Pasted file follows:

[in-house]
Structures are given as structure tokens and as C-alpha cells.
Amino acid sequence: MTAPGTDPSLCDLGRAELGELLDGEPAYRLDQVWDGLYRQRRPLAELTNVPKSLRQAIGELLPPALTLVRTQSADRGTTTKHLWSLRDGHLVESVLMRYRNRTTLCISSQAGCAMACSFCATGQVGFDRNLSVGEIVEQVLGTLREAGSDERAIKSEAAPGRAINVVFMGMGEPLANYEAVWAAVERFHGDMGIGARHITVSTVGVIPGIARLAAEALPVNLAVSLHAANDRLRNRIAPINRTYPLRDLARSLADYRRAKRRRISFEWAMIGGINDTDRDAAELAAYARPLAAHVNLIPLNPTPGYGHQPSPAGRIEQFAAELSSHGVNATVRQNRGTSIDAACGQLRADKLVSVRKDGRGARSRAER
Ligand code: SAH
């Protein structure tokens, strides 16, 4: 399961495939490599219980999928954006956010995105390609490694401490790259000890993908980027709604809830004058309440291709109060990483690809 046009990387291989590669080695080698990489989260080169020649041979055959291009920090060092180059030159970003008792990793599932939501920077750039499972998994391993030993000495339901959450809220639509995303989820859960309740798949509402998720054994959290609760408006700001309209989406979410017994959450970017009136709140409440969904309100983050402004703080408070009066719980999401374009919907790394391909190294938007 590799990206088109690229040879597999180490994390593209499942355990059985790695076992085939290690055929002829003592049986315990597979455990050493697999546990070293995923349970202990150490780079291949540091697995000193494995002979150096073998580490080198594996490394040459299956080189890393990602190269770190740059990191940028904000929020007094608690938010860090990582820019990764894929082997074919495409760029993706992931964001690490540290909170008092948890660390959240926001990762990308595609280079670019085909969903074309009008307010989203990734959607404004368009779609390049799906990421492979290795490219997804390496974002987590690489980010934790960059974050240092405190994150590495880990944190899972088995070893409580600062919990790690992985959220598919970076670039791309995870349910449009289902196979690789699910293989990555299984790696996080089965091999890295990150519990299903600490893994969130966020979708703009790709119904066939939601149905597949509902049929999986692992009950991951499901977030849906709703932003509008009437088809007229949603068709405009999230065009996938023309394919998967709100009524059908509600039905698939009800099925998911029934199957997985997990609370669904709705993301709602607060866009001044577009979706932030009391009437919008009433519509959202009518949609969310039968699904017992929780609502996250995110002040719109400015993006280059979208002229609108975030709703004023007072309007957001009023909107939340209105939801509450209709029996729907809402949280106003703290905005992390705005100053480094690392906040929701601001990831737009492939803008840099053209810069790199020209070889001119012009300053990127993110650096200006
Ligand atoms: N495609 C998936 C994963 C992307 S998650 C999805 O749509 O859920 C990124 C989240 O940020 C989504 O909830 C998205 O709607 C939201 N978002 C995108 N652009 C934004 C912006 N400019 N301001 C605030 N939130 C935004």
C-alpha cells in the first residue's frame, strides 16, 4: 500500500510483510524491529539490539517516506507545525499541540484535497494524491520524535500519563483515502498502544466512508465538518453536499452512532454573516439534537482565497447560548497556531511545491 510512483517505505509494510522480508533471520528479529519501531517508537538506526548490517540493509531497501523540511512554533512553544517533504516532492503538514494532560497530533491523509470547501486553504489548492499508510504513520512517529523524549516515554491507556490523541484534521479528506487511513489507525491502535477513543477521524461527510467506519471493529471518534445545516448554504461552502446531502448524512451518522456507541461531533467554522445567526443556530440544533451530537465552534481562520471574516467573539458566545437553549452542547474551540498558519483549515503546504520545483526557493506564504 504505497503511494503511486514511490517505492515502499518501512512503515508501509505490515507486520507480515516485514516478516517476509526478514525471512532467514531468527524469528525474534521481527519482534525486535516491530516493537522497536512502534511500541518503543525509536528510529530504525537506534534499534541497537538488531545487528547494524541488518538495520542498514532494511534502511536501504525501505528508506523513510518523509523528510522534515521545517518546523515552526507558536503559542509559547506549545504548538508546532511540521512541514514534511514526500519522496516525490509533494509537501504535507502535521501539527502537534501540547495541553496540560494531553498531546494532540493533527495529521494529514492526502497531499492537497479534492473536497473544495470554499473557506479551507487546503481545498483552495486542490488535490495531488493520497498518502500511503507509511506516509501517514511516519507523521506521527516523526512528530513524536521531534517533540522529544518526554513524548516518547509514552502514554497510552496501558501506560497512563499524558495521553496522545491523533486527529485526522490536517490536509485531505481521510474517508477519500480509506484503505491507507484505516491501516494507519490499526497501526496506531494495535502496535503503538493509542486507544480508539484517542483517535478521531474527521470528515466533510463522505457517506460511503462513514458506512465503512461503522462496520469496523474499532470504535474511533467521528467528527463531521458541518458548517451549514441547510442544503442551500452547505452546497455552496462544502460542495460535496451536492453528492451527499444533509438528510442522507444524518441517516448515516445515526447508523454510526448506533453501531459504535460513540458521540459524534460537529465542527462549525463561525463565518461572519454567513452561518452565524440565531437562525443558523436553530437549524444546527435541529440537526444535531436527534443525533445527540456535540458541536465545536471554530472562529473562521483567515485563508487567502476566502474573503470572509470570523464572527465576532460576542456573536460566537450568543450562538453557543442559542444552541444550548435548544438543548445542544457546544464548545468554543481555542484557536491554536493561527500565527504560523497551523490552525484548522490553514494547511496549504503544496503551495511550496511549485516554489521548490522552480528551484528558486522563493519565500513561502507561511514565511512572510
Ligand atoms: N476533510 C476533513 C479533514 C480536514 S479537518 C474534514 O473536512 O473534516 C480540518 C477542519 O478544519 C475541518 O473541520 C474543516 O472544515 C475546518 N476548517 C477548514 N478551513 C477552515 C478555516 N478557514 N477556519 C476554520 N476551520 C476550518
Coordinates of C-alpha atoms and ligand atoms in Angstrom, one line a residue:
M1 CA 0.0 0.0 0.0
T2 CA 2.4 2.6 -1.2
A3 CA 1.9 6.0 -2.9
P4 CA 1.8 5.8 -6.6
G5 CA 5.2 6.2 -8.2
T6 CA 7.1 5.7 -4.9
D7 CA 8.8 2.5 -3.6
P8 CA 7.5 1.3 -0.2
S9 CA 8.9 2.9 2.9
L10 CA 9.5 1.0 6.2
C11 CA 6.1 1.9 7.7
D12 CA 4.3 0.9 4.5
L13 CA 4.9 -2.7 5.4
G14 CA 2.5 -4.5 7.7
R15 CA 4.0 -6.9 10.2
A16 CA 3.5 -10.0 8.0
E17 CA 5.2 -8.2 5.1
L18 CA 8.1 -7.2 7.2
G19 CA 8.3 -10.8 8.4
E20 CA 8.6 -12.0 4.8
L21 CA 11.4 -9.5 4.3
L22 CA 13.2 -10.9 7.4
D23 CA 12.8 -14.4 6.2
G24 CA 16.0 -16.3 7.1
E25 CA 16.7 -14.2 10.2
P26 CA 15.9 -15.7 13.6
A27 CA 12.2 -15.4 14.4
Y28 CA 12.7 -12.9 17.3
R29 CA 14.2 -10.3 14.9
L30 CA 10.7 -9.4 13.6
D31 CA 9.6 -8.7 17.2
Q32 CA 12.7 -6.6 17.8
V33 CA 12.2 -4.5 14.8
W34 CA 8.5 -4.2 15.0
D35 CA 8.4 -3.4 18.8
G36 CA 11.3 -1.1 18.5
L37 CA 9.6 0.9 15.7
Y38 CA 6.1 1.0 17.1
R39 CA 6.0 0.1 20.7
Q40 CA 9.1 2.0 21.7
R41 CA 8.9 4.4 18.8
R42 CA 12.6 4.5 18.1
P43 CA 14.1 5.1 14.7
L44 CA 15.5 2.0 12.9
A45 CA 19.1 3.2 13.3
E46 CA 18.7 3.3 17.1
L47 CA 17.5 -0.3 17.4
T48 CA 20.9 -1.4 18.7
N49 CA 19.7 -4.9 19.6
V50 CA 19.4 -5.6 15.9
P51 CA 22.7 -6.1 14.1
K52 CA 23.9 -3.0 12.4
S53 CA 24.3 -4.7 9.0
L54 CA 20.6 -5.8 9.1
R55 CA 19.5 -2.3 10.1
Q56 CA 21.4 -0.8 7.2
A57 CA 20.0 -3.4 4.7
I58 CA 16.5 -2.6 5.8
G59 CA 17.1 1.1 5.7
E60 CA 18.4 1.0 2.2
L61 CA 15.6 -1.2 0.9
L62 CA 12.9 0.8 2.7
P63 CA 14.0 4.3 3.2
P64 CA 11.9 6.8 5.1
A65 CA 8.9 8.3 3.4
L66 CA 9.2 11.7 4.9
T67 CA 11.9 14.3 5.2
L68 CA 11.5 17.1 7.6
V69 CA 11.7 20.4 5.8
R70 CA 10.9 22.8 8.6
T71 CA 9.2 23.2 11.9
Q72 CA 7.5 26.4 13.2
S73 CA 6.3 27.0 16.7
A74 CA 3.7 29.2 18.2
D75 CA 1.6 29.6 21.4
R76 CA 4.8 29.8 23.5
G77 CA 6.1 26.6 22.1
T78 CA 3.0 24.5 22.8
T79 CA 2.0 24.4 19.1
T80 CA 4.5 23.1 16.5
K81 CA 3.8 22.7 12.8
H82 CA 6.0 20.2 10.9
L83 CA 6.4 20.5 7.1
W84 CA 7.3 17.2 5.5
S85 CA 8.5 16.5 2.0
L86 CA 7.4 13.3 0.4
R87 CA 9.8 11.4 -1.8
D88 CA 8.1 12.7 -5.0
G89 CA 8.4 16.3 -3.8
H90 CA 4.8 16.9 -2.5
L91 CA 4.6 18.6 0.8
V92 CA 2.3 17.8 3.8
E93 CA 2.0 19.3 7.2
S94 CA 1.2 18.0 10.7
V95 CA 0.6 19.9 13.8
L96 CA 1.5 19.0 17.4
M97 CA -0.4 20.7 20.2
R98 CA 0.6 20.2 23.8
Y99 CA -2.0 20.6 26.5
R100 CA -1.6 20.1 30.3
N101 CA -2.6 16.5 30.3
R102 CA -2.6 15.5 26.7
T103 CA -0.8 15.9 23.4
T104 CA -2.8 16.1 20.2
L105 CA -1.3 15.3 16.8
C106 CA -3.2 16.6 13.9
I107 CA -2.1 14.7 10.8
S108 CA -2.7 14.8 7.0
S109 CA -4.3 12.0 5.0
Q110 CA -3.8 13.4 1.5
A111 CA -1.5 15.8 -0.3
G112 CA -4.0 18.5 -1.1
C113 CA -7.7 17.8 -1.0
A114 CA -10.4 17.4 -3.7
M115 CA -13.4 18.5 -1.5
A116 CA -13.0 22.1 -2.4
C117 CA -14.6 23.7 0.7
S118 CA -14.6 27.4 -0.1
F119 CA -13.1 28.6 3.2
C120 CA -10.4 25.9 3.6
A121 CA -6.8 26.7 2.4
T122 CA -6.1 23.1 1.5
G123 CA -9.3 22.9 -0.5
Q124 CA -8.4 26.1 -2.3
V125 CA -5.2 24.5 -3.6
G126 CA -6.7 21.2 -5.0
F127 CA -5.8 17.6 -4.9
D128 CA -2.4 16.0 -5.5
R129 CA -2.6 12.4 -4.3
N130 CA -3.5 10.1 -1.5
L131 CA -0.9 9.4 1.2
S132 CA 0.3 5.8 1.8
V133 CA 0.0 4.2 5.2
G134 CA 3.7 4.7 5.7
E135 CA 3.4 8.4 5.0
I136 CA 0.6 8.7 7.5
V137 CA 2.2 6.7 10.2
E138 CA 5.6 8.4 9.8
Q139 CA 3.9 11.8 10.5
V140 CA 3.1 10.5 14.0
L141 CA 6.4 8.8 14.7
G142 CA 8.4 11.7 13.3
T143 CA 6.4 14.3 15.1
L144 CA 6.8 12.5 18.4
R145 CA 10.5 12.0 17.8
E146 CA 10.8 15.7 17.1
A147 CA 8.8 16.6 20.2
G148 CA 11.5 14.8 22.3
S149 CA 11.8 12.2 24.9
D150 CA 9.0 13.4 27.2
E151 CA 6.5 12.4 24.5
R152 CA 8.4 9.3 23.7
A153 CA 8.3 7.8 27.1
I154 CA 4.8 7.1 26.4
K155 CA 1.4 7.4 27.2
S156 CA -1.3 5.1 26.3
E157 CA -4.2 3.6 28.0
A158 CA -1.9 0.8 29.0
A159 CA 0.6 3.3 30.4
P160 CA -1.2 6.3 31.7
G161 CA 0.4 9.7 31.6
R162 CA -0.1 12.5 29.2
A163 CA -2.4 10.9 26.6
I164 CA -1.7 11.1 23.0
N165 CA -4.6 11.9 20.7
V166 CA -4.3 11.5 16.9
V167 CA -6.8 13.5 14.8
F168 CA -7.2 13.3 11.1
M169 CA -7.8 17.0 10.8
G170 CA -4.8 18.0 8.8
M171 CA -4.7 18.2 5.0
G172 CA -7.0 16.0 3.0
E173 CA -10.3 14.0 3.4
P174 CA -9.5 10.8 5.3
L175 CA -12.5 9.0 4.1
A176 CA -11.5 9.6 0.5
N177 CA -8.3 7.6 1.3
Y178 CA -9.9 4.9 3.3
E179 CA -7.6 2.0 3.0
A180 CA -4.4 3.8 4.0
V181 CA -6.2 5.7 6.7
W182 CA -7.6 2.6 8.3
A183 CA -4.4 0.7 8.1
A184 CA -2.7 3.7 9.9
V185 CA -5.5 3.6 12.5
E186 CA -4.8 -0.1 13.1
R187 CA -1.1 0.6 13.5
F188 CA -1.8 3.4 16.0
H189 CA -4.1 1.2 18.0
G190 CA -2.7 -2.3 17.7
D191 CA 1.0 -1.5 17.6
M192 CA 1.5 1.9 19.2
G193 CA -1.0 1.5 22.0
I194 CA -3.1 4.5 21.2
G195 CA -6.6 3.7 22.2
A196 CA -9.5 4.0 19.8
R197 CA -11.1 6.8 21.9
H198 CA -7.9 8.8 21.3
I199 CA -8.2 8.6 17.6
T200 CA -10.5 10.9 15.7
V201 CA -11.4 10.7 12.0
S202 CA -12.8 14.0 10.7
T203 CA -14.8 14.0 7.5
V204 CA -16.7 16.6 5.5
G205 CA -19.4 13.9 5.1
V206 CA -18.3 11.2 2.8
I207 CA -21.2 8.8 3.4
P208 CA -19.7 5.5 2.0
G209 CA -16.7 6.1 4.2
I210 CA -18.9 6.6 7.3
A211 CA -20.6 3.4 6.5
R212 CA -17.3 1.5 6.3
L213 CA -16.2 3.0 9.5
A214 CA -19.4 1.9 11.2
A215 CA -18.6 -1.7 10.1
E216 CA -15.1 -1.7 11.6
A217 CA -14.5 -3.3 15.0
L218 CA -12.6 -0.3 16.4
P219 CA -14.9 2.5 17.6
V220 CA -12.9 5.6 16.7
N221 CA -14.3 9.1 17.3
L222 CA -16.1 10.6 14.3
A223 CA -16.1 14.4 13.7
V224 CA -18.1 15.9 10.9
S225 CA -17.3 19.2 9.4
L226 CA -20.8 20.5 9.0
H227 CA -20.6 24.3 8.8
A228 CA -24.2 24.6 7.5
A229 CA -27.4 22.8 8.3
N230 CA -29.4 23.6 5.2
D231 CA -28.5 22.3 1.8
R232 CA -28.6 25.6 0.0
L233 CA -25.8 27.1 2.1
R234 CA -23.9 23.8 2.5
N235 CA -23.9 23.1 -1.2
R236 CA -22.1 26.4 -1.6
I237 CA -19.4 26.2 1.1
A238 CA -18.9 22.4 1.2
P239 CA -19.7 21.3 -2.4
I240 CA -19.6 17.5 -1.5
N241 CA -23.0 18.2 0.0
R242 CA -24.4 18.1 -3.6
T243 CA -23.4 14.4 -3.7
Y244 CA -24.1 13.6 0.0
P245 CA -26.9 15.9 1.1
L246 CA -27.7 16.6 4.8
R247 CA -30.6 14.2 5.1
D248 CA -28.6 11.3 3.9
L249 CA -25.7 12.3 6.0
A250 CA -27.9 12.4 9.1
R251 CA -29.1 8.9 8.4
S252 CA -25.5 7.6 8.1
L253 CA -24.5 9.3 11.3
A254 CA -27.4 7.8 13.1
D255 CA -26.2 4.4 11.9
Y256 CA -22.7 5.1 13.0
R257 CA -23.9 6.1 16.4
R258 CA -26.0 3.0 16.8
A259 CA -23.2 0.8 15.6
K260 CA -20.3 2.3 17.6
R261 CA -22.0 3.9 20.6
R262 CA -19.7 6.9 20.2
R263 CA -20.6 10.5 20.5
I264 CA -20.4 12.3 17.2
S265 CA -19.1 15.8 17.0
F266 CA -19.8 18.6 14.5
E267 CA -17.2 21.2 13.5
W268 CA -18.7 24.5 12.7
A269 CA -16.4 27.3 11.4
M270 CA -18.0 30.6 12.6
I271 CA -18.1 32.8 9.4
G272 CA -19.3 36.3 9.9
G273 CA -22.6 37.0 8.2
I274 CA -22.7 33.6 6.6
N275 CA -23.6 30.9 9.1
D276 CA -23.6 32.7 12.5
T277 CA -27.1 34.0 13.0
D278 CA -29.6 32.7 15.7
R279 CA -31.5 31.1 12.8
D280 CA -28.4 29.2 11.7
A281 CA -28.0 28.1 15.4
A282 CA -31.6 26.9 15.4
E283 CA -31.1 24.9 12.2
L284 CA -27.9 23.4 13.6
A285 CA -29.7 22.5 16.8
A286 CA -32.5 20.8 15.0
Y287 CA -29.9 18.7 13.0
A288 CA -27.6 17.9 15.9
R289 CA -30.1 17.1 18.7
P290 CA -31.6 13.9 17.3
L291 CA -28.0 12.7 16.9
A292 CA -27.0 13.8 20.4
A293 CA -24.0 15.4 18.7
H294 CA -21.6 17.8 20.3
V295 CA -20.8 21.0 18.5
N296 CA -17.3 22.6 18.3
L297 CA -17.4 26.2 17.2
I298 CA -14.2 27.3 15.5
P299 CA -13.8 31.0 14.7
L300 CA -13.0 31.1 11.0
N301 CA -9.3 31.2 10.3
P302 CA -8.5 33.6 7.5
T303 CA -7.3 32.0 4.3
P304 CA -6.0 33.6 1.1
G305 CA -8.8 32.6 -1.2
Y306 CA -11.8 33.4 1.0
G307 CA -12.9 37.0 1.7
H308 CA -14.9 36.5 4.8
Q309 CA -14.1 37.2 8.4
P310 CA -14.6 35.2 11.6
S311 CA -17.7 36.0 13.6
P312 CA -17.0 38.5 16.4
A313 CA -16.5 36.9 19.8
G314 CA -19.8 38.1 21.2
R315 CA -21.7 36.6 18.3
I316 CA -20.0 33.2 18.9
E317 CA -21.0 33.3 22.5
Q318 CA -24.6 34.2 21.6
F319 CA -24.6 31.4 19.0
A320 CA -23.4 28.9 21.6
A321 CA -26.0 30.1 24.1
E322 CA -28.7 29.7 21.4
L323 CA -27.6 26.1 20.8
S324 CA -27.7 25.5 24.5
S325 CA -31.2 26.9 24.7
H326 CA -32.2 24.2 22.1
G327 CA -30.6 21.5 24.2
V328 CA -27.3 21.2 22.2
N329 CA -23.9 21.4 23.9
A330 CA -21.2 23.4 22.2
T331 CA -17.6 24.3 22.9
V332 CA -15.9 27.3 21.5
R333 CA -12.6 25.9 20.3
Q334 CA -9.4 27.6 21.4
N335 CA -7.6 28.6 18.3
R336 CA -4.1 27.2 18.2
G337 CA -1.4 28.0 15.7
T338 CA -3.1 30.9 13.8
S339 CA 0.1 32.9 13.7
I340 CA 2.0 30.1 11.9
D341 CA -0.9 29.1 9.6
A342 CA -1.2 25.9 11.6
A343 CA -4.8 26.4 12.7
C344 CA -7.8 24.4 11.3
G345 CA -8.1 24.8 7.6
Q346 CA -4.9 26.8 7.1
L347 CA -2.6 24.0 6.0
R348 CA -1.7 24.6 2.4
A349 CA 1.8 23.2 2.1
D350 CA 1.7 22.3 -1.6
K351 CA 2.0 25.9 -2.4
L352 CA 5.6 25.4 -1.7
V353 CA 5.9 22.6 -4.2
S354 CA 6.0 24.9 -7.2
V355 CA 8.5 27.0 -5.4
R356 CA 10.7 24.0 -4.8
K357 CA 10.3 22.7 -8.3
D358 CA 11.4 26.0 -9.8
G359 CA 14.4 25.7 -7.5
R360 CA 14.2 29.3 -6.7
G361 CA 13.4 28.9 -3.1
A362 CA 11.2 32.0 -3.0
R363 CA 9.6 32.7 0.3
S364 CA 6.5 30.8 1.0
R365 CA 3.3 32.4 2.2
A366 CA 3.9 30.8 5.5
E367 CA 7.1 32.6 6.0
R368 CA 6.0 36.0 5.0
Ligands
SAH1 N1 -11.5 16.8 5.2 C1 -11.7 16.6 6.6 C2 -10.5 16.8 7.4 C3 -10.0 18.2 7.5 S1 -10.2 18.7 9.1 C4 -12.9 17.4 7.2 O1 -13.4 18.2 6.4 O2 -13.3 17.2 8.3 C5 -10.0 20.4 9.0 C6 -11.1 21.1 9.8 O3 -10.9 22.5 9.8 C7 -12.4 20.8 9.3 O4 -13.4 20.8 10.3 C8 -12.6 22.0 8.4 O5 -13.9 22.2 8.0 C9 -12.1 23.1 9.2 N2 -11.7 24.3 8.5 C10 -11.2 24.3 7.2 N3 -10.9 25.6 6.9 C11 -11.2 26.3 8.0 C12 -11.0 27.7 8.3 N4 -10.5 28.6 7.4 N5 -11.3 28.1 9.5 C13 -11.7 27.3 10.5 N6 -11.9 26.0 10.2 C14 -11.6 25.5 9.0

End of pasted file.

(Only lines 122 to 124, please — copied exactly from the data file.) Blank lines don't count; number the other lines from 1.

C113 CA -7.7 17.8 -1.0
A114 CA -10.4 17.4 -3.7
M115 CA -13.4 18.5 -1.5